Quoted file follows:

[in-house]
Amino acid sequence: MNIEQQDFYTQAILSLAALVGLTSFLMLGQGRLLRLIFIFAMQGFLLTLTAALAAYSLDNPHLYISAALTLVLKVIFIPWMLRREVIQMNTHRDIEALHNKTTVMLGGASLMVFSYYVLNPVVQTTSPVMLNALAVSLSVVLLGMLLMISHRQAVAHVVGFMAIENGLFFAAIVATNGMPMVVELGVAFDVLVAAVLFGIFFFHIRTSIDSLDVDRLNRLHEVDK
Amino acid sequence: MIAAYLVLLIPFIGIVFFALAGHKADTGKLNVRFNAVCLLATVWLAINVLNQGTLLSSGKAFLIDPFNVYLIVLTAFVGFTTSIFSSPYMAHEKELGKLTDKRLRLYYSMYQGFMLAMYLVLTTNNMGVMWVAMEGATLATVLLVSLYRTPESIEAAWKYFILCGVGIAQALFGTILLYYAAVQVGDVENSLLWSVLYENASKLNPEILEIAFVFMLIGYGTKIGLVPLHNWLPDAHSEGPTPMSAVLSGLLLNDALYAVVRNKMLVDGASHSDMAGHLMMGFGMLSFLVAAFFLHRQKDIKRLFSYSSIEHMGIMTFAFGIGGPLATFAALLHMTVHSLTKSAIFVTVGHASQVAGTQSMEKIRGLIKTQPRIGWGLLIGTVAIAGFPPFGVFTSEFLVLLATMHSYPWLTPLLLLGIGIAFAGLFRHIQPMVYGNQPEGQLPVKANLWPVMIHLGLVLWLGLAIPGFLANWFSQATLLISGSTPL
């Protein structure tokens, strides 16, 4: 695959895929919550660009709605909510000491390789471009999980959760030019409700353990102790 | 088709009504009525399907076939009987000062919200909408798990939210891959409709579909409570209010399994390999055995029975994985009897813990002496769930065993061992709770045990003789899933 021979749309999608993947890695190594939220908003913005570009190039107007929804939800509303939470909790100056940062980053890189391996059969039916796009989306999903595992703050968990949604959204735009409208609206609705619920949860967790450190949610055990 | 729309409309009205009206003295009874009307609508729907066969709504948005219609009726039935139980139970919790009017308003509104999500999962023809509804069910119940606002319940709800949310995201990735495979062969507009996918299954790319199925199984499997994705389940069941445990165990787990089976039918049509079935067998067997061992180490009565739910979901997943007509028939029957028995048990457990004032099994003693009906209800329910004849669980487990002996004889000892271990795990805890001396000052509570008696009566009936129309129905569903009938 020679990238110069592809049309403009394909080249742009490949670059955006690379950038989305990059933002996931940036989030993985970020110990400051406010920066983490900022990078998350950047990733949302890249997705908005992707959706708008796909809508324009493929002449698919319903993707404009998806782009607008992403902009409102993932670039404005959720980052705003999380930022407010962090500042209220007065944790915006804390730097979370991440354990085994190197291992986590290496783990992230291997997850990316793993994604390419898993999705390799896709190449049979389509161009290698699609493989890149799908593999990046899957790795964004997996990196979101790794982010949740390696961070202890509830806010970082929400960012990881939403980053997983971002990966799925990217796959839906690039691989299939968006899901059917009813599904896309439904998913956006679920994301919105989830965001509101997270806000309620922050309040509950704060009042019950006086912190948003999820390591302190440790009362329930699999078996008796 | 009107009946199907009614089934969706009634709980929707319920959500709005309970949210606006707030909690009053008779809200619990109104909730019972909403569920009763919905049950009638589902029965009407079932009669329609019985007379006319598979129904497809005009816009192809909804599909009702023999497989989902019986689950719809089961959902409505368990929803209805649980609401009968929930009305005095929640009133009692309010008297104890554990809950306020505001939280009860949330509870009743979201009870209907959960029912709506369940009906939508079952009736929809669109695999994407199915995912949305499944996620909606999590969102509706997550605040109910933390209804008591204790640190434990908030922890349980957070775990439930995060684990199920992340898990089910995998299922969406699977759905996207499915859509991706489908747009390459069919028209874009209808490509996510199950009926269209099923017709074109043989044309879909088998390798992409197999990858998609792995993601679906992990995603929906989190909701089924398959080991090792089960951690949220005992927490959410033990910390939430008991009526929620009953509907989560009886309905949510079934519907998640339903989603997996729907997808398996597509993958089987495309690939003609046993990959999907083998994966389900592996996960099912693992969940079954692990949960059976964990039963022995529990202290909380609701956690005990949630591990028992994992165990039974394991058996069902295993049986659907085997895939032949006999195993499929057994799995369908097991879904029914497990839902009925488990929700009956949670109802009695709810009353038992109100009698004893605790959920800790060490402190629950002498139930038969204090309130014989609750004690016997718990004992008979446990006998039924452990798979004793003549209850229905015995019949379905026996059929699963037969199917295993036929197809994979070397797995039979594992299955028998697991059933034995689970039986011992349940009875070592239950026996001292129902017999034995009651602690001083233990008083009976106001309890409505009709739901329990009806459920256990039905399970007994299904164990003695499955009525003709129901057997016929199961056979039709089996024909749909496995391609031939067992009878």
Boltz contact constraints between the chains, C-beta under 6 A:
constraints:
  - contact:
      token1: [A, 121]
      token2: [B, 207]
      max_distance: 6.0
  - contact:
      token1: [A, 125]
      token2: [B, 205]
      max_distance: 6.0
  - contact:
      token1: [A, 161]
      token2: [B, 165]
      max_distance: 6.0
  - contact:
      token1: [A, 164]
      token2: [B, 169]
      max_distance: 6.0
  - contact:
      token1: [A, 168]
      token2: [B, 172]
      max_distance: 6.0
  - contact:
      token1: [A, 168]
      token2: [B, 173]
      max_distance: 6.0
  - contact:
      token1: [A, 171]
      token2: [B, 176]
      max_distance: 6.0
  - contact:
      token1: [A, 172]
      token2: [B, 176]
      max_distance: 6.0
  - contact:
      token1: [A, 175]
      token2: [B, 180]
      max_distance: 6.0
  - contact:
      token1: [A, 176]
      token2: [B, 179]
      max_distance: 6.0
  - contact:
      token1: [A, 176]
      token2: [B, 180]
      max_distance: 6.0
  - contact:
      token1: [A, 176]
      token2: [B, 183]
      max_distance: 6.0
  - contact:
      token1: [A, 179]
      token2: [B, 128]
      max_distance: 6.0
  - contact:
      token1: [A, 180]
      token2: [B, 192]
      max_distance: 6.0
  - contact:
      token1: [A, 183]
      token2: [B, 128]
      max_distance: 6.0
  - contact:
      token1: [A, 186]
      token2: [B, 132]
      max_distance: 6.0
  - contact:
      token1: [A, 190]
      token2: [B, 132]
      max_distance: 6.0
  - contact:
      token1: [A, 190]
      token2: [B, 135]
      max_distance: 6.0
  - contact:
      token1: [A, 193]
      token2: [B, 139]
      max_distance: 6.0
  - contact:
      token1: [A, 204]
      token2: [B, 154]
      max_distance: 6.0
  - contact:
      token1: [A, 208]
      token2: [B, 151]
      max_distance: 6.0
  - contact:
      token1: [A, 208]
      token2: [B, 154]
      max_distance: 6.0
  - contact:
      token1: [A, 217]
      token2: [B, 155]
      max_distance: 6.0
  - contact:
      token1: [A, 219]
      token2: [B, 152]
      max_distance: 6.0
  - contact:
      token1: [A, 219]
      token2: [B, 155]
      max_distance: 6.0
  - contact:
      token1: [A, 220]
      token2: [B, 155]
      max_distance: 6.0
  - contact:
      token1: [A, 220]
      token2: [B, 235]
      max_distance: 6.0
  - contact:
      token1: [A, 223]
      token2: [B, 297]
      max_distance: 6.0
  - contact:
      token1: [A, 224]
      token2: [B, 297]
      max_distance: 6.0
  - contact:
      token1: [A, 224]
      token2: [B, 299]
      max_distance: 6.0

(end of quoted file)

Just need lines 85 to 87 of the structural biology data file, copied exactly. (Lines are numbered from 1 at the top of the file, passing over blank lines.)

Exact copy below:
      token2: [B, 154]
      max_distance: 6.0
  - contact: